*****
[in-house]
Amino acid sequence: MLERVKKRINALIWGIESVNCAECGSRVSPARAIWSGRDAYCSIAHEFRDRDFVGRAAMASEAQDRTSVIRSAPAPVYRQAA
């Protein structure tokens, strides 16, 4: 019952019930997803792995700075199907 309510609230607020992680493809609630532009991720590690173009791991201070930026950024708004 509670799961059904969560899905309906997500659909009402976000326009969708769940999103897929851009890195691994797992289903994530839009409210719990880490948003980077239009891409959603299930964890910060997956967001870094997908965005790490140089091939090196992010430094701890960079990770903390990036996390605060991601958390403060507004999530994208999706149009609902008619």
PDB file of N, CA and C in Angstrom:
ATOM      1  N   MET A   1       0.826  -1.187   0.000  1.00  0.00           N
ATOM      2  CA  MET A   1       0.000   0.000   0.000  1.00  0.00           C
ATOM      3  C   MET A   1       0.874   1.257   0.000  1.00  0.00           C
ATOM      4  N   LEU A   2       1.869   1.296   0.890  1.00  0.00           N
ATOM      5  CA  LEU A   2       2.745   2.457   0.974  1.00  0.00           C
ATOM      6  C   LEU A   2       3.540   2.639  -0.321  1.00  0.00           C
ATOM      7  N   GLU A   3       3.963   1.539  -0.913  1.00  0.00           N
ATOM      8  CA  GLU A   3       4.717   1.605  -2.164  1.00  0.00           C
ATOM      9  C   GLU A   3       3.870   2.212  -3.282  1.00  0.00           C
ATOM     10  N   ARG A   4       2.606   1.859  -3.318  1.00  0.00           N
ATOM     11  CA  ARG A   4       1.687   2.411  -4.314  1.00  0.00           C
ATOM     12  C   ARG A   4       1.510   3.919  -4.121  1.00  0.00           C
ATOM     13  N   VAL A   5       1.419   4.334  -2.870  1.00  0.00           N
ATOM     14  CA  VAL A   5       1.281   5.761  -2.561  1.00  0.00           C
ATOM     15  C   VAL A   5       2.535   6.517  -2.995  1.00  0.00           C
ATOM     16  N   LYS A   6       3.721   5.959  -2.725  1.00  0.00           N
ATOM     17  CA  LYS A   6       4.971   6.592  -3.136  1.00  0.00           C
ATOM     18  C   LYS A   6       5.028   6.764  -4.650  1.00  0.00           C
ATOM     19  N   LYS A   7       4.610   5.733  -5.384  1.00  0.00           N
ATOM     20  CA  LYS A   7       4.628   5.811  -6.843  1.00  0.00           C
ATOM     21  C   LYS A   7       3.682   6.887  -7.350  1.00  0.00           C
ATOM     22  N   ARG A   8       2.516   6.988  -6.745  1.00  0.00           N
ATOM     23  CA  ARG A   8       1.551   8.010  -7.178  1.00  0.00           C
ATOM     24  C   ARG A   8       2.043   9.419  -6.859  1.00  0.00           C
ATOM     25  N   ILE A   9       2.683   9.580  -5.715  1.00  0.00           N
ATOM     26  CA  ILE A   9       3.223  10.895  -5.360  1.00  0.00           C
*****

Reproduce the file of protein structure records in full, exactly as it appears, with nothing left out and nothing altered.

[in-house]
Amino acid sequence: MLERVKKRINALIWGIESVNCAECGSRVSPARAIWSGRDAYCSIAHEFRDRDFVGRAAMASEAQDRTSVIRSAPAPVYRQAA
């Protein structure tokens, strides 16, 4: 019952019930997803792995700075199907 309510609230607020992680493809609630532009991720590690173009791991201070930026950024708004 509670799961059904969560899905309906997500659909009402976000326009969708769940999103897929851009890195691994797992289903994530839009409210719990880490948003980077239009891409959603299930964890910060997956967001870094997908965005790490140089091939090196992010430094701890960079990770903390990036996390605060991601958390403060507004999530994208999706149009609902008619």
PDB file of N, CA and C in Angstrom:
ATOM      1  N   MET A   1       0.826  -1.187   0.000  1.00  0.00           N
ATOM      2  CA  MET A   1       0.000   0.000   0.000  1.00  0.00           C
ATOM      3  C   MET A   1       0.874   1.257   0.000  1.00  0.00           C
ATOM      4  N   LEU A   2       1.869   1.296   0.890  1.00  0.00           N
ATOM      5  CA  LEU A   2       2.745   2.457   0.974  1.00  0.00           C
ATOM      6  C   LEU A   2       3.540   2.639  -0.321  1.00  0.00           C
ATOM      7  N   GLU A   3       3.963   1.539  -0.913  1.00  0.00           N
ATOM      8  CA  GLU A   3       4.717   1.605  -2.164  1.00  0.00           C
ATOM      9  C   GLU A   3       3.870   2.212  -3.282  1.00  0.00           C
ATOM     10  N   ARG A   4       2.606   1.859  -3.318  1.00  0.00           N
ATOM     11  CA  ARG A   4       1.687   2.411  -4.314  1.00  0.00           C
ATOM     12  C   ARG A   4       1.510   3.919  -4.121  1.00  0.00           C
ATOM     13  N   VAL A   5       1.419   4.334  -2.870  1.00  0.00           N
ATOM     14  CA  VAL A   5       1.281   5.761  -2.561  1.00  0.00           C
ATOM     15  C   VAL A   5       2.535   6.517  -2.995  1.00  0.00           C
ATOM     16  N   LYS A   6       3.721   5.959  -2.725  1.00  0.00           N
ATOM     17  CA  LYS A   6       4.971   6.592  -3.136  1.00  0.00           C
ATOM     18  C   LYS A   6       5.028   6.764  -4.650  1.00  0.00           C
ATOM     19  N   LYS A   7       4.610   5.733  -5.384  1.00  0.00           N
ATOM     20  CA  LYS A   7       4.628   5.811  -6.843  1.00  0.00           C
ATOM     21  C   LYS A   7       3.682   6.887  -7.350  1.00  0.00           C
ATOM     22  N   ARG A   8       2.516   6.988  -6.745  1.00  0.00           N
ATOM     23  CA  ARG A   8       1.551   8.010  -7.178  1.00  0.00           C
ATOM     24  C   ARG A   8       2.043   9.419  -6.859  1.00  0.00           C
ATOM     25  N   ILE A   9       2.683   9.580  -5.715  1.00  0.00           N
ATOM     26  CA  ILE A   9       3.223  10.895  -5.360  1.00  0.00           C